When self-branding, it is also important that everything you do be representative of that brand. Everything turns into a reference, in the case of the hipster, it’s a reference “you wouldn’t understand.” But, what is a reference other than the idea of an idea, the substance lies in what’s being referred to, not in the reference itself. Thus, being a brand is merely embodying a reference, being the shallowest form of an idea. This is evident in the hypervisualcy of hipsterdom. It is all about looking the part, it doesn’t matter if you understand your lines. American culture is already an incredibly visual culture, but add a label that is heavily defined by looks and you’ve got a generation of facades. In our struggle to define the hipster, one definition is foolproof, “you know one when you see one.” This statement speaks to the success of hipster branding; you can tell if someone is a hipster just by looking at them.

A true hipster has the attitude to back up the look. In her New York Times article, “How to Live Without Irony,” Christy Wampole writes that the Hipster’s ethos stems “in part from the belief that this generation has little to offer in terms of culture, that everything has already been done” (Wampole). This makes sense, instead of challenging ourselves to come up with new ideas, a kind of reverence of the past appears. This is dangerous for a multitude of reasons. It means that all attempts at originality are thwarted because of a mutual understanding that ideas born in the present will never live up to those generated in the past. It also means that despite the confidence we so readily portray, we are a generation of unsure adolescents that are just grasping at straws. We are living up to this belief that we are culturally frigid. Yet, now is the perfect time to create a new, lush culture. With the connectivity provided by technological advancements, we could easily combine cultures from around the world to create a new global culture. I’m sure some people would argue that that is in fact what’s happening. However, I think that the cultural aspects we’re combining are based on outdated ideas of global cultures. We are just taking select elements of the past and using them to form the ultimate romanticized culture.

In the same article, Wampole also discusses the Hipster’s use of irony as a coping mechanism for criticism. If we never fully invest in anything, we don’t care if we’re judged for it. We are all just a bunch of overly sensitive teenagers at heart, scrambling to figure out who we are. This contributes to this generation’s lack of genuineness. I am reminded here of my favorite quote from Oscar Wilde’s The Picture of Dorian Gray, “There is luxury in self-reproach. When we blame ourselves, we feel that no one else has the right to blame us” (Wilde, 100). However there is a certain arrogance attached to this way of thinking. Television shows, films, book adaptations are all reconstructed under the assumption that we can make them better. And, if we do continually remake things from the past at least the source material is not our own. At least we’re not going to have to be responsible for any possible failure. It’s as if we’re a generation of Jay Gatsbys convinced that if we just keep repeating the past our present will somehow improve. Yet, if we actually look at our present it is a good time to be alive. We are making social progress and moving toward the most equality we’ve ever had. But, with progress comes understanding and complication. The nostalgia we feel for the 1800s or the 1950s is really nostalgia for a perceived simplicity. The simplicity associated with earlier time periods is definitely part of the constructed reality that I mentioned earlier and is a direct product of contextual elimination. Many people would hate living in the 1950s, a time when racism ran rampant, or the 1800s when you had to chip your own ice and eat cured meats. These were not easy times to live in and they certainly weren’t simple. What we are attracted to is the ideals of the time. They seem simple because they are more primitive, less informed. In fact, a lot of the issues that plague us today existed in the eras we so crave. Or, the issues they faced were worse. Social interactions appeared more pure because social constructs were for the most part adhered to. However in many cases the rebels are the ones we revere.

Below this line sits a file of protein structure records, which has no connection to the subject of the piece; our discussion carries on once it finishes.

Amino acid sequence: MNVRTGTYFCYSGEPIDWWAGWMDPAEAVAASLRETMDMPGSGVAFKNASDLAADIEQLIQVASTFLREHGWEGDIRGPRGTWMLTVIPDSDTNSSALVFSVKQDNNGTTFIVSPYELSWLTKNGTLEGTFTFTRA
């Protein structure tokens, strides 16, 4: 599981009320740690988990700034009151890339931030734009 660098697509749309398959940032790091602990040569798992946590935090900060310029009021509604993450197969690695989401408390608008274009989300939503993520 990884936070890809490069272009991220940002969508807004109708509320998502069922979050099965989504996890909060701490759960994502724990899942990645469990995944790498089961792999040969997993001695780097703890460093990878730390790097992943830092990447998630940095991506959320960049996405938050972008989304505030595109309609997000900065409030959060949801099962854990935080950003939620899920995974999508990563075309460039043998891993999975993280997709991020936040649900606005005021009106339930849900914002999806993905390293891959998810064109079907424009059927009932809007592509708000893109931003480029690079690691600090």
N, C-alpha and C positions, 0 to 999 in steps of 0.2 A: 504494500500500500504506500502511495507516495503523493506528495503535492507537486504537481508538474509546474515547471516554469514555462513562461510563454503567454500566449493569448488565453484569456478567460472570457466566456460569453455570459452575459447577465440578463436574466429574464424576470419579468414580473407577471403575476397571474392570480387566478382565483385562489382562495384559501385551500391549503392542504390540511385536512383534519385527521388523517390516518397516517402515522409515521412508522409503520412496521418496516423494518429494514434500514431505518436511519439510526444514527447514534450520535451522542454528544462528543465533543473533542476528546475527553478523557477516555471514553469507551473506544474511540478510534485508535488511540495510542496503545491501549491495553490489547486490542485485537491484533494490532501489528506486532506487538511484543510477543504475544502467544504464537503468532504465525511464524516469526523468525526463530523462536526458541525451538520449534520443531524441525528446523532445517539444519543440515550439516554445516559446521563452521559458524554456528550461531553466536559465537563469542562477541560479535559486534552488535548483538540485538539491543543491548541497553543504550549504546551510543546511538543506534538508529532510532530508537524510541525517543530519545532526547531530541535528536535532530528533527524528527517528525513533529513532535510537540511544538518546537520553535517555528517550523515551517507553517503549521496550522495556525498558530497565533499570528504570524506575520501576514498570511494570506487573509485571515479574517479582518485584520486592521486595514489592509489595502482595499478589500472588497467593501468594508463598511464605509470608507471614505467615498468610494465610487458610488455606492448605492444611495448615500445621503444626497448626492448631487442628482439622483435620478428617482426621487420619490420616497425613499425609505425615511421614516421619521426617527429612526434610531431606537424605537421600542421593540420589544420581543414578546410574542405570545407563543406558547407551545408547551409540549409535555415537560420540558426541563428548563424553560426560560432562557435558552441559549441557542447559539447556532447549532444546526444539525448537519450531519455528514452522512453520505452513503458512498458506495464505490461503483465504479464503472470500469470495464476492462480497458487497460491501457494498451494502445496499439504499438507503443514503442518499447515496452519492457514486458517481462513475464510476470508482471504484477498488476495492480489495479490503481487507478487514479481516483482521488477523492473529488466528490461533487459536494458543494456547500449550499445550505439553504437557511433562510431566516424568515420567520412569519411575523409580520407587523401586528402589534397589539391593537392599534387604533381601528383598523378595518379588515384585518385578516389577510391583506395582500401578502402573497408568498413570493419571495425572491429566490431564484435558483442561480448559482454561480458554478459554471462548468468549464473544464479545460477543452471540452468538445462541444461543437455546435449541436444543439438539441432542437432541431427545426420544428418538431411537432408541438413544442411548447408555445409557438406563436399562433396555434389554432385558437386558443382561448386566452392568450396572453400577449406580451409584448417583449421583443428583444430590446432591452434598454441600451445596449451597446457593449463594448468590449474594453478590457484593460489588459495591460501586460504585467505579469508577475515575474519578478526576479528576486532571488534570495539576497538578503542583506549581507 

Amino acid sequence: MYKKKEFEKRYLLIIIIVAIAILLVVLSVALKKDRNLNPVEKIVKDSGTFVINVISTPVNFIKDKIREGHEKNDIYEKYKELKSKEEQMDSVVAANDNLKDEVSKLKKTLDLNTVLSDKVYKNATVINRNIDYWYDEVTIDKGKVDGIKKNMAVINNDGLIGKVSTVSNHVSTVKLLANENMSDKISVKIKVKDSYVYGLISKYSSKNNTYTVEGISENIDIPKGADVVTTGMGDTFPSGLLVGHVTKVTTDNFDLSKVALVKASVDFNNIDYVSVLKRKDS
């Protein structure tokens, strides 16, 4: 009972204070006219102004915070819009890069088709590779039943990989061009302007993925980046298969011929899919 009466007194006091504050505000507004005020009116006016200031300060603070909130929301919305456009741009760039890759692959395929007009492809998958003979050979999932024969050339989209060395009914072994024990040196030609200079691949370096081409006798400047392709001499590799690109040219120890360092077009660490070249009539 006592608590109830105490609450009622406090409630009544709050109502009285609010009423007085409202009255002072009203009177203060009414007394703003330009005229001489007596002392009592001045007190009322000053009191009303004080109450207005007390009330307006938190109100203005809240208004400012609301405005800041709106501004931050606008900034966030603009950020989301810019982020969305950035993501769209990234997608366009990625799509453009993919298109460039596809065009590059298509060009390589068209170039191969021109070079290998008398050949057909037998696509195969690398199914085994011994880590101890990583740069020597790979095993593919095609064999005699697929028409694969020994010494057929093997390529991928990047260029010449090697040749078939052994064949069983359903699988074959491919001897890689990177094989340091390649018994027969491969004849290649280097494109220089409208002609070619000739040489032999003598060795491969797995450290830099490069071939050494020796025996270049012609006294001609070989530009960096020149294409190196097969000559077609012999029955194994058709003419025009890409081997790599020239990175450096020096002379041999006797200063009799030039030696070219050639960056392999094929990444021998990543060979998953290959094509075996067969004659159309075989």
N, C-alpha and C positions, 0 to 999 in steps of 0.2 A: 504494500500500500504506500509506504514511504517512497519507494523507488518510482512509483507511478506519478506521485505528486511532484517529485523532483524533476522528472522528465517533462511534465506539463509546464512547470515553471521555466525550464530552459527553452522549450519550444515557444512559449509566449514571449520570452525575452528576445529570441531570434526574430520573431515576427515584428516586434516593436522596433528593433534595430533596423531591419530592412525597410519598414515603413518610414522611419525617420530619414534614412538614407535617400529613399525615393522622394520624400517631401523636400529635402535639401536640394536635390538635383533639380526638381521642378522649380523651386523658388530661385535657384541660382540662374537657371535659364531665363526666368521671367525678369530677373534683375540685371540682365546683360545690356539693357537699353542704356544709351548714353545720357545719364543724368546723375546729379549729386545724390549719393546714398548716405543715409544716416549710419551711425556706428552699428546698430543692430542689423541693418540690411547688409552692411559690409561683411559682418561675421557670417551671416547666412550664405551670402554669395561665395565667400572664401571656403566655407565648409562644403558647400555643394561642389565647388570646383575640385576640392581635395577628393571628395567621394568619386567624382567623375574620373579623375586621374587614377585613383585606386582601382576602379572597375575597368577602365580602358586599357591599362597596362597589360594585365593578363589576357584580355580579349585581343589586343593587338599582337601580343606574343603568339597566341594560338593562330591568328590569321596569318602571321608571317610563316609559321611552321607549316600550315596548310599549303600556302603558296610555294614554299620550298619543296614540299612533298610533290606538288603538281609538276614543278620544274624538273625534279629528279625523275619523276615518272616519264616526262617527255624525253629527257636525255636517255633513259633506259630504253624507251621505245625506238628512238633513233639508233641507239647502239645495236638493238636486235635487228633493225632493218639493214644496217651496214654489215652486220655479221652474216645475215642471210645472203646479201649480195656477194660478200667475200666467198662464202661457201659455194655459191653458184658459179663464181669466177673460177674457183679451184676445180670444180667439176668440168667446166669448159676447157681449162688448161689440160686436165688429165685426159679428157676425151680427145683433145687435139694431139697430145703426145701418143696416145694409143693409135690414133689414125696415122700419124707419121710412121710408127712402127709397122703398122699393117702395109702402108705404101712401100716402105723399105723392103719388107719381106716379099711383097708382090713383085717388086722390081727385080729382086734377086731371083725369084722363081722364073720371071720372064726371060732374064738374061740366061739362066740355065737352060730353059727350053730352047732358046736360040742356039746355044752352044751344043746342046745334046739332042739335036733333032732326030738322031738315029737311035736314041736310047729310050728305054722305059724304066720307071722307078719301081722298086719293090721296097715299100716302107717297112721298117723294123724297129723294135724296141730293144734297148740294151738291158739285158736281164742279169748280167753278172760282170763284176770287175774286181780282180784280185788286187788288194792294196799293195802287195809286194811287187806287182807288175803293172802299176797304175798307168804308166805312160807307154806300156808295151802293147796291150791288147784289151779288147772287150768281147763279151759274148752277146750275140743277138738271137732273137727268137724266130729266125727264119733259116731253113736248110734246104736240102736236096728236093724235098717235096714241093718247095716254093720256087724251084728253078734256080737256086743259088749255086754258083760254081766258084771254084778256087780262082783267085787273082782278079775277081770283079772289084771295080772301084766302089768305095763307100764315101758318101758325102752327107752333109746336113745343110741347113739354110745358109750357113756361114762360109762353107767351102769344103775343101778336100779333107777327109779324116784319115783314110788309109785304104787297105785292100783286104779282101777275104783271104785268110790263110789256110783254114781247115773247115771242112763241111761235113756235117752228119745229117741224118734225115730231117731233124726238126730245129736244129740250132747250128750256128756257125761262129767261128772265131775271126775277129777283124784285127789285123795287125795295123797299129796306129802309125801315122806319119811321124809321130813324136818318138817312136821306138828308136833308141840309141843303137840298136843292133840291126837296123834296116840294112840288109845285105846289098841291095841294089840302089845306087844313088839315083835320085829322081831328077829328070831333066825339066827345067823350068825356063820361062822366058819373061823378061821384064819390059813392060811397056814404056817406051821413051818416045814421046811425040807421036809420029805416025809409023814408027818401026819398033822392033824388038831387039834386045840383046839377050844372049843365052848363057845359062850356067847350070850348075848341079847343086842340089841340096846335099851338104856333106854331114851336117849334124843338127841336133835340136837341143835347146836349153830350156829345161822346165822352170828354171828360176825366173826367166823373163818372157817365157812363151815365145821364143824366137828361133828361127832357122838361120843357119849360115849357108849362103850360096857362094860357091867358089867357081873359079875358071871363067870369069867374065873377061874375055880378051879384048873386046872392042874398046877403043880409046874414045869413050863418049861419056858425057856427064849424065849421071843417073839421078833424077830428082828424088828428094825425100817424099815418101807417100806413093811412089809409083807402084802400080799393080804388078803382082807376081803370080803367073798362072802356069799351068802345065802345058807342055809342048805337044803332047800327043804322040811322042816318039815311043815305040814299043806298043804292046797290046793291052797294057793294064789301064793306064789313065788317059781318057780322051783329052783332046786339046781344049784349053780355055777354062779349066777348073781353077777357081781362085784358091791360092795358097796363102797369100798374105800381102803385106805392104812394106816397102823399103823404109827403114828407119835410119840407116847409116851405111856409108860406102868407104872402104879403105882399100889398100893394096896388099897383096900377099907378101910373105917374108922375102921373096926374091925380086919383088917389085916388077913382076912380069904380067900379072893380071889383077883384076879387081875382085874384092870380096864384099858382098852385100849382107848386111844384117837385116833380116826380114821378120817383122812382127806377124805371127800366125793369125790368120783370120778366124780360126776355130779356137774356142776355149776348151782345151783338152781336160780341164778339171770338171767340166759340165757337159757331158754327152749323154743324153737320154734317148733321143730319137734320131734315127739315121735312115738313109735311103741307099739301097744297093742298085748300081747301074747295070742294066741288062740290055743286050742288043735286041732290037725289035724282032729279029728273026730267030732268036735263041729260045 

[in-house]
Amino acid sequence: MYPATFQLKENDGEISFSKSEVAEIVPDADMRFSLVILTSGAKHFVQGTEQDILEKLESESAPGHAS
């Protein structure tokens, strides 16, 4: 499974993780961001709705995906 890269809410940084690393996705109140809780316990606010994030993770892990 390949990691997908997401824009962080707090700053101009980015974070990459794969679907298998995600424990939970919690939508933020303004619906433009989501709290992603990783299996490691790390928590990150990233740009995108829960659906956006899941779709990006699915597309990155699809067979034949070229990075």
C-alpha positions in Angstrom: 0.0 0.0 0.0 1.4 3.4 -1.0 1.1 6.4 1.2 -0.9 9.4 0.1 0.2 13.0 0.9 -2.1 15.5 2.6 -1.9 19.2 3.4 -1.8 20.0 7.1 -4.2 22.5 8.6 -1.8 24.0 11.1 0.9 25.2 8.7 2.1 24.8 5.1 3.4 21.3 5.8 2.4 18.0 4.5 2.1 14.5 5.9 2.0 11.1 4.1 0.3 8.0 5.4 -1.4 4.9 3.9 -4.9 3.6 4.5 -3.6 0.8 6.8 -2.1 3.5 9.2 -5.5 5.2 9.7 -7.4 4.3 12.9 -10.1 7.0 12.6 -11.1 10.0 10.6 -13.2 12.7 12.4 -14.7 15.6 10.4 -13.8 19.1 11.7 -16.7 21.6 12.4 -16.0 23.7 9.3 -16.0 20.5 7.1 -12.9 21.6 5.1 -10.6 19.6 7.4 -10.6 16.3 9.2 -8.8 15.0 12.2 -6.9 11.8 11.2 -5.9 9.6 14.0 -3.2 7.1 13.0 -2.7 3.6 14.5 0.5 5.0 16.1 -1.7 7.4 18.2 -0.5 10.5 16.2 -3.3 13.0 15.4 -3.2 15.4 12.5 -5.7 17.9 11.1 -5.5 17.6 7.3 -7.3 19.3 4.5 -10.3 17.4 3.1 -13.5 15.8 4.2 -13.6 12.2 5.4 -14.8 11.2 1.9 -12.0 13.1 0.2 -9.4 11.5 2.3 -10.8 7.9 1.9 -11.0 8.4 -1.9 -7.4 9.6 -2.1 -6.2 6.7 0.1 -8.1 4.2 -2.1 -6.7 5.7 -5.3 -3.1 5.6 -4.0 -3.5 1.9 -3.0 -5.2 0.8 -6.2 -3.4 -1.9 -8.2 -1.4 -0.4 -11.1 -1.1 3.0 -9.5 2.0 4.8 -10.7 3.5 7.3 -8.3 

Our generation is a series of contradictions. We are incapable of making up our minds and even when we do decide what we want it is some twisted impossibility. We are a lost generation, unsure of who we are or who we want to be. We look to the past in hopes that it will guide us but instead of using it as a rough guideline, we treat it as a blueprint. We end up recreating it instead of using it as a frame of reference.

In a time of scientific and technological advances, the field of media and communication is struggling to keep up. It has definitely become a slave to this generation’s mode of thinking and it has left us with an exorbitant amount of media mush, which we have to sludge through in hopes of finding a speck of originality. There is a slight issue when Batman is remade twice within the same decade. But, where does this leave us? What will future generations be nostalgic for? When we examine the nostalgia we feel for the past now, we can see that it is generated by the cultural tidbits left behind. We long for the days of speakeasies, flappers, pinup girls, sailor tattoos, free outdoor concerts, flaming electric guitars, bellbottoms and fringe, neon leotards, jumpsuits, typewriters, dark rooms, white t-shirts, and leather jackets. What will be our legacy?